Stem cell replacements, also known as bone marrow transplants, may be done when an individual's bone marrow stops working and does not produce enough healthy cells. A stem cell replacement is a procedure characterized by replacing diseased bone marrow with healthy stem cells. Stem cell replacements may use healthy cells from the patient's own body or from a suitable donor. Keep reading to learn more about this procedure, including the types that may be used, what to expect, its side effects, and what conditions stem cell replacement can help treat.
What Are Stem Cells?
Stem cells are unique human cells with the ability to differentiate into numerous different types of specialized cells in the body. Every cell in the body starts off as a stem cell. All stem cells can self-renew and differentiate into more specialized cells. Stem cells are classified into types based on where they originate from and what they can and cannot do. Embryonic stem cells come from in inner cells of a human blastocyst that develops three to five days after a sperm fertilizes an egg. Adult stem cells are further specialized than embryonic stem cells. These stem cells have the ability to differentiate into different types of cells within the specific organ or tissue they live in. Induced pluripotent stem cells are cells specially engineered in a laboratory by the conversion of tissue-specific cells into cells that behave similarly to embryonic stem cells. Currently, stem cells are used to treat a variety of bone marrow and blood diseases, immune disorders, and blood cancers. The stem cells used in such treatments are adult somatic stem cells that are able to make all cell types that make up blood.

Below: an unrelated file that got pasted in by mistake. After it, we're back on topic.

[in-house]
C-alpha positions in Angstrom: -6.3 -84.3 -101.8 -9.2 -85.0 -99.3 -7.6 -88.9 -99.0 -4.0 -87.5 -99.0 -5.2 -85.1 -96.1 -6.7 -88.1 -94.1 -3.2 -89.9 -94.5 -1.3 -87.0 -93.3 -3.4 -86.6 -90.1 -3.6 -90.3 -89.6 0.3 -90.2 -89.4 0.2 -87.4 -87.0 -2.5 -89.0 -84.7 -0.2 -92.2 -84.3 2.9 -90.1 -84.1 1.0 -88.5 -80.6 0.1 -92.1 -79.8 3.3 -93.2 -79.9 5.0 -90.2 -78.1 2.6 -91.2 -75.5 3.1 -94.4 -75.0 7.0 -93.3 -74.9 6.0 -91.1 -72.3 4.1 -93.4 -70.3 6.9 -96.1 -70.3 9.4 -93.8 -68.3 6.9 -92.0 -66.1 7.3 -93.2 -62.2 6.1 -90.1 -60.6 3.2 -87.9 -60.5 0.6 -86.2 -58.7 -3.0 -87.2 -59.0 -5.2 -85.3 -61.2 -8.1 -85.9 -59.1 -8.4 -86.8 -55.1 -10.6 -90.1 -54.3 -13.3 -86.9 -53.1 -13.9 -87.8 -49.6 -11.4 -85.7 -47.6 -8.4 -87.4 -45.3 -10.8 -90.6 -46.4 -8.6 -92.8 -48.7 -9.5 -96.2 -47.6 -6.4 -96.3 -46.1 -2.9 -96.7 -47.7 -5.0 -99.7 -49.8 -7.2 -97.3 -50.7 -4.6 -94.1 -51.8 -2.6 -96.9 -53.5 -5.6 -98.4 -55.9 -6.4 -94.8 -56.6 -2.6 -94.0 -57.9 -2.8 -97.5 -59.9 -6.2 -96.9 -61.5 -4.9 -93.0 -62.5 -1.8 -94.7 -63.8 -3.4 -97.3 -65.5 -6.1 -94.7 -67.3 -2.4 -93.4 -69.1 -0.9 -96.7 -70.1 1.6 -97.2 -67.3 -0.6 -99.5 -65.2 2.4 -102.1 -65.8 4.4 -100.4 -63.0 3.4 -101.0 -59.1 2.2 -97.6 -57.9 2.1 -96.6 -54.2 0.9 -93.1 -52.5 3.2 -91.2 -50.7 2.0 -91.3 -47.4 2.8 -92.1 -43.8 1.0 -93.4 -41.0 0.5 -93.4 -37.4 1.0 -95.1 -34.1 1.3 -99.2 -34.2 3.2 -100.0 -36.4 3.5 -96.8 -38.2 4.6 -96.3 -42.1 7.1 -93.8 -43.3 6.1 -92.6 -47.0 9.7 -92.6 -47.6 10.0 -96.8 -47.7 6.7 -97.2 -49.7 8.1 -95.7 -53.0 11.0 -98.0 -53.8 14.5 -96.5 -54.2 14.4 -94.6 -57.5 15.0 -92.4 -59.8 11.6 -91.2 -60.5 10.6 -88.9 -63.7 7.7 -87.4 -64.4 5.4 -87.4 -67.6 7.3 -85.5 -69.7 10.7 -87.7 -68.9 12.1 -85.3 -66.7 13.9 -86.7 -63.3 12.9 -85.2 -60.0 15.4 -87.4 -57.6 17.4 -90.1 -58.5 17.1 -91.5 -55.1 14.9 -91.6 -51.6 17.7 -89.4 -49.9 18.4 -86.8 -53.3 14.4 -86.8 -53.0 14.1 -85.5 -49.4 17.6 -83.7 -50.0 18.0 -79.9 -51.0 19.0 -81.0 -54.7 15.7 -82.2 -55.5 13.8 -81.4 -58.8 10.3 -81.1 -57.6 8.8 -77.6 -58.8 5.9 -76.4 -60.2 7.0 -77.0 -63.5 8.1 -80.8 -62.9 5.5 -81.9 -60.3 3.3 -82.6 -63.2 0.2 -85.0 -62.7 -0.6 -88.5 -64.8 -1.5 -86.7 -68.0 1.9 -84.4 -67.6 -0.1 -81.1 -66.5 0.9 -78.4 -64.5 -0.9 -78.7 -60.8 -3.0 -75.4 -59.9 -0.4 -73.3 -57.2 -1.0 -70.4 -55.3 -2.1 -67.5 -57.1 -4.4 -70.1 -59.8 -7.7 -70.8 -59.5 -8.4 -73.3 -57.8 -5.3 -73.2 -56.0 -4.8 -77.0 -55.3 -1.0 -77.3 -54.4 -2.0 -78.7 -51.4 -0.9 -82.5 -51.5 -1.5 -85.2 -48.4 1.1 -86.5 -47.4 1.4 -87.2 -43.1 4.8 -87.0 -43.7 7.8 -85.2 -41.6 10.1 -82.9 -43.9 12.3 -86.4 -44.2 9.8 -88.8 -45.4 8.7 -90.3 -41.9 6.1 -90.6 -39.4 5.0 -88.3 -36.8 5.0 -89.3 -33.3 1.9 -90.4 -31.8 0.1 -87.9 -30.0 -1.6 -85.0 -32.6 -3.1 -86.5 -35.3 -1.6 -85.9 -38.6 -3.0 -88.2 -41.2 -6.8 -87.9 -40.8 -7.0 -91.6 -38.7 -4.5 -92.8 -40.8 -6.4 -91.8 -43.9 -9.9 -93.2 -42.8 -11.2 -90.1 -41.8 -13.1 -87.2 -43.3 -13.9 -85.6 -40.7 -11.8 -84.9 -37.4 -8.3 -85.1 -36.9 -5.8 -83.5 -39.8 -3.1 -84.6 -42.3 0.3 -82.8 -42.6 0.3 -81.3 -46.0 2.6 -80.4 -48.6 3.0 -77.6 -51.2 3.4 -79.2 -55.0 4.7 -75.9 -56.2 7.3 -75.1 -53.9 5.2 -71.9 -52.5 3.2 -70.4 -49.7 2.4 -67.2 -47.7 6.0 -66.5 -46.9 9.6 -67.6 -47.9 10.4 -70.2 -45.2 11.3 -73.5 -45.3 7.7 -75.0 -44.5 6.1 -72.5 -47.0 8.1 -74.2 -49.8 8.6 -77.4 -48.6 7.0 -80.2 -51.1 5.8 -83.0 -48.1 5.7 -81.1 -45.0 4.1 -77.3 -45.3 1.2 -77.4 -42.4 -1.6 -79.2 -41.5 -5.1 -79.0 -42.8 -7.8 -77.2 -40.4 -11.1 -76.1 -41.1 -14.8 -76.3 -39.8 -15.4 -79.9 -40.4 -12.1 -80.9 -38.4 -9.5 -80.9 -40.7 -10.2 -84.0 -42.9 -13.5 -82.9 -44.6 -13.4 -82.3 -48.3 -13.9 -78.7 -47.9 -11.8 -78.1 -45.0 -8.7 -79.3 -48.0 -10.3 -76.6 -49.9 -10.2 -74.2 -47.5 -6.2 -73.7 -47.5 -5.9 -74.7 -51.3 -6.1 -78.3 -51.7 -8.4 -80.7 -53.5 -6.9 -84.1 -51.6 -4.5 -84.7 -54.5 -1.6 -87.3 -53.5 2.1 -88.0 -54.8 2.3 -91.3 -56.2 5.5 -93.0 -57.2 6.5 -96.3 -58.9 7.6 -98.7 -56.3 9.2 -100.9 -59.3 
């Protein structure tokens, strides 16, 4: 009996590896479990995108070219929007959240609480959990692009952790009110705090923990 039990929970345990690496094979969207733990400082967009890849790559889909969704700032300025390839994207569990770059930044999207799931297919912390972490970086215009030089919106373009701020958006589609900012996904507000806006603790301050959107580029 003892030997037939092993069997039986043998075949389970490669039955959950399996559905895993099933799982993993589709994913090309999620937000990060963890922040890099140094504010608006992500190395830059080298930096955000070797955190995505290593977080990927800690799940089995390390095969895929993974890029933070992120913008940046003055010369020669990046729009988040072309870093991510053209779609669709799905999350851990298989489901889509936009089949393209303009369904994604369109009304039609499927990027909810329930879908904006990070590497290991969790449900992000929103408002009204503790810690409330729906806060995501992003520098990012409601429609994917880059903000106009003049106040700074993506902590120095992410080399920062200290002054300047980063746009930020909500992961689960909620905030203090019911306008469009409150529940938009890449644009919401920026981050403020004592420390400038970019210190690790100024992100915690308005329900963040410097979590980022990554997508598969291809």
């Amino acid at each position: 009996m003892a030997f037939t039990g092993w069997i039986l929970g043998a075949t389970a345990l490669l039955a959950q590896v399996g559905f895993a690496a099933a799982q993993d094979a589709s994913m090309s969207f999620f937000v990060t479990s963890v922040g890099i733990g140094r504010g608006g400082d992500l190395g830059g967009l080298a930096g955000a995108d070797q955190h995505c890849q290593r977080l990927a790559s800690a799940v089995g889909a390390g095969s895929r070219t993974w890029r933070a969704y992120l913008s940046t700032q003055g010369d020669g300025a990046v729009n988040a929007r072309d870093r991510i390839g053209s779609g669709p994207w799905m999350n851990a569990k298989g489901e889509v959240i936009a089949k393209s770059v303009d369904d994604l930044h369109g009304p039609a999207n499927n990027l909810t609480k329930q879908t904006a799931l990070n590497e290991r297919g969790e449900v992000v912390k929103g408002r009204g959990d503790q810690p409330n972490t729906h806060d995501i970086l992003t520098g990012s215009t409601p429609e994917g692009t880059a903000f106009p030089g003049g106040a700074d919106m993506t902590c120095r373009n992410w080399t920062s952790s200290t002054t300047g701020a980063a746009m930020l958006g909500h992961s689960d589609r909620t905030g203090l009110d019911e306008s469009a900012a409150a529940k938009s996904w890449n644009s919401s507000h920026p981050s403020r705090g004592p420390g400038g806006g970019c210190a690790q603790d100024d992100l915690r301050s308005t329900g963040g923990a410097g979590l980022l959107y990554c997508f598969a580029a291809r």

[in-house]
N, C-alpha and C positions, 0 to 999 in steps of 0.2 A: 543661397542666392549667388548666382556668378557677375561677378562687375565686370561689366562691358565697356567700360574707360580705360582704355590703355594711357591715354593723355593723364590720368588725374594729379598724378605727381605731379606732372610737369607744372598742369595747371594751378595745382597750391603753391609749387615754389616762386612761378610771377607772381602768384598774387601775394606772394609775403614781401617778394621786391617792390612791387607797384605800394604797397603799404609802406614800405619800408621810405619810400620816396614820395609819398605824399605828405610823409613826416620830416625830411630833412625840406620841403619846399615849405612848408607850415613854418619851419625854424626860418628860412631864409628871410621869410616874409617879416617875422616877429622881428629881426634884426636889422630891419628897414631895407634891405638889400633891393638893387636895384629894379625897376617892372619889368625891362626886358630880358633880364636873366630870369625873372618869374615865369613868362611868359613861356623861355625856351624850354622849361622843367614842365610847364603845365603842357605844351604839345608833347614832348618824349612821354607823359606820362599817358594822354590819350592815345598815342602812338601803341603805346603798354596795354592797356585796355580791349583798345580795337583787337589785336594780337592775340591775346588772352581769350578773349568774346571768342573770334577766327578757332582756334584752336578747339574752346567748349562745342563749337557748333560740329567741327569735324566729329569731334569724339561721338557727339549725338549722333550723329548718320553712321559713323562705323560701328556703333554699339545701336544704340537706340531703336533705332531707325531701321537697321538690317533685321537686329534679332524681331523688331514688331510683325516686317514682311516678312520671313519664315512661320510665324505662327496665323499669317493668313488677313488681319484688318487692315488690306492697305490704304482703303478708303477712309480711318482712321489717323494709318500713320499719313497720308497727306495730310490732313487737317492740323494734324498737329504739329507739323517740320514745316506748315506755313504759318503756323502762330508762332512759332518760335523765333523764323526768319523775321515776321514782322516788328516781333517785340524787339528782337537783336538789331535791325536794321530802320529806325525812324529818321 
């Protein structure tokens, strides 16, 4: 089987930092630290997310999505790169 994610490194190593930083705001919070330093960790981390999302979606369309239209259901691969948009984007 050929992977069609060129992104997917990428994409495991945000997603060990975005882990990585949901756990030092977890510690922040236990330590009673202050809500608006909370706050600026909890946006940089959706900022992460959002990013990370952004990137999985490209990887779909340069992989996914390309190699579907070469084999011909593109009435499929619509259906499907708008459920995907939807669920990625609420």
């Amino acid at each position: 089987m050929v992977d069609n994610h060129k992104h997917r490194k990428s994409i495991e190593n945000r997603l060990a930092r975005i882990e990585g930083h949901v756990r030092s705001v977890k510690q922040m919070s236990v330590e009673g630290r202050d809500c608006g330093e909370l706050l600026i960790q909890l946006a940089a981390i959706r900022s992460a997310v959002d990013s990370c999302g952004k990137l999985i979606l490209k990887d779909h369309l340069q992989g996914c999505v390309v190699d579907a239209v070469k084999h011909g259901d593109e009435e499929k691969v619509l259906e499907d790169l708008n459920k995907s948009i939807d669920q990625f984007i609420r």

Learn about who can donate stem cells now.